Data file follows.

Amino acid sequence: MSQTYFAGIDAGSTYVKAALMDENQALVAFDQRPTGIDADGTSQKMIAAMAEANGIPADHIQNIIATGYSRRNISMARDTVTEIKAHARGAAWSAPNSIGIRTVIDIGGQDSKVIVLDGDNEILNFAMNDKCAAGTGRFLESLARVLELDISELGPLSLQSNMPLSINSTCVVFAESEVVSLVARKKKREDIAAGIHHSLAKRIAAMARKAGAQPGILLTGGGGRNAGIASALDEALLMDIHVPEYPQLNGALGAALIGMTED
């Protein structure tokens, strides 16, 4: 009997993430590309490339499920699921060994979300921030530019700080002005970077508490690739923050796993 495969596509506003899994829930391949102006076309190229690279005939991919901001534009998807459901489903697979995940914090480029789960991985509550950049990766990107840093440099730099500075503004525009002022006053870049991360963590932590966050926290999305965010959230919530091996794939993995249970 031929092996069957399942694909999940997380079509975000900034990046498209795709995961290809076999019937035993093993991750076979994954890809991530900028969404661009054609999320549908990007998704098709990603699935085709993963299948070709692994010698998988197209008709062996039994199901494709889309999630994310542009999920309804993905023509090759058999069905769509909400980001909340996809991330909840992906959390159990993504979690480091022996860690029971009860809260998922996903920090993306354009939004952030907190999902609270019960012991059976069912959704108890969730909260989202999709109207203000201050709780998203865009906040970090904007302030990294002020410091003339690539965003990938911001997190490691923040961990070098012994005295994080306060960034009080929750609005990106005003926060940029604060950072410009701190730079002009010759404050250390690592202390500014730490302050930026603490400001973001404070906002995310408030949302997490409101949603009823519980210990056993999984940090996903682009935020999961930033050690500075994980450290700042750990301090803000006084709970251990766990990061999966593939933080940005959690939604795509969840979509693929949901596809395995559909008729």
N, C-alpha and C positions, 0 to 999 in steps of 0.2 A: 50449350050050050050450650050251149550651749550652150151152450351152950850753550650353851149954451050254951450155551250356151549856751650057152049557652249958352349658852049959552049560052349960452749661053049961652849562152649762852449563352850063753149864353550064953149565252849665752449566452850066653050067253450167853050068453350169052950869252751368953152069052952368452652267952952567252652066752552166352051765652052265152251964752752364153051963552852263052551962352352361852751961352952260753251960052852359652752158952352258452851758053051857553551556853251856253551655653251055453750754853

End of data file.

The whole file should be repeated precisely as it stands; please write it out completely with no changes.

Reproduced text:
Amino acid sequence: MSQTYFAGIDAGSTYVKAALMDENQALVAFDQRPTGIDADGTSQKMIAAMAEANGIPADHIQNIIATGYSRRNISMARDTVTEIKAHARGAAWSAPNSIGIRTVIDIGGQDSKVIVLDGDNEILNFAMNDKCAAGTGRFLESLARVLELDISELGPLSLQSNMPLSINSTCVVFAESEVVSLVARKKKREDIAAGIHHSLAKRIAAMARKAGAQPGILLTGGGGRNAGIASALDEALLMDIHVPEYPQLNGALGAALIGMTED
């Protein structure tokens, strides 16, 4: 009997993430590309490339499920699921060994979300921030530019700080002005970077508490690739923050796993 495969596509506003899994829930391949102006076309190229690279005939991919901001534009998807459901489903697979995940914090480029789960991985509550950049990766990107840093440099730099500075503004525009002022006053870049991360963590932590966050926290999305965010959230919530091996794939993995249970 031929092996069957399942694909999940997380079509975000900034990046498209795709995961290809076999019937035993093993991750076979994954890809991530900028969404661009054609999320549908990007998704098709990603699935085709993963299948070709692994010698998988197209008709062996039994199901494709889309999630994310542009999920309804993905023509090759058999069905769509909400980001909340996809991330909840992906959390159990993504979690480091022996860690029971009860809260998922996903920090993306354009939004952030907190999902609270019960012991059976069912959704108890969730909260989202999709109207203000201050709780998203865009906040970090904007302030990294002020410091003339690539965003990938911001997190490691923040961990070098012994005295994080306060960034009080929750609005990106005003926060940029604060950072410009701190730079002009010759404050250390690592202390500014730490302050930026603490400001973001404070906002995310408030949302997490409101949603009823519980210990056993999984940090996903682009935020999961930033050690500075994980450290700042750990301090803000006084709970251990766990990061999966593939933080940005959690939604795509969840979509693929949901596809395995559909008729």
N, C-alpha and C positions, 0 to 999 in steps of 0.2 A: 50449350050050050050450650050251149550651749550652150151152450351152950850753550650353851149954451050254951450155551250356151549856751650057152049557652249958352349658852049959552049560052349960452749661053049961652849562152649762852449563352850063753149864353550064953149565252849665752449566452850066653050067253450167853050068453350169052950869252751368953152069052952368452652267952952567252652066752552166352051765652052265152251964752752364153051963552852263052551962352352361852751961352952260753251960052852359652752158952352258452851758053051857553551556853251856253551655653251055453750754853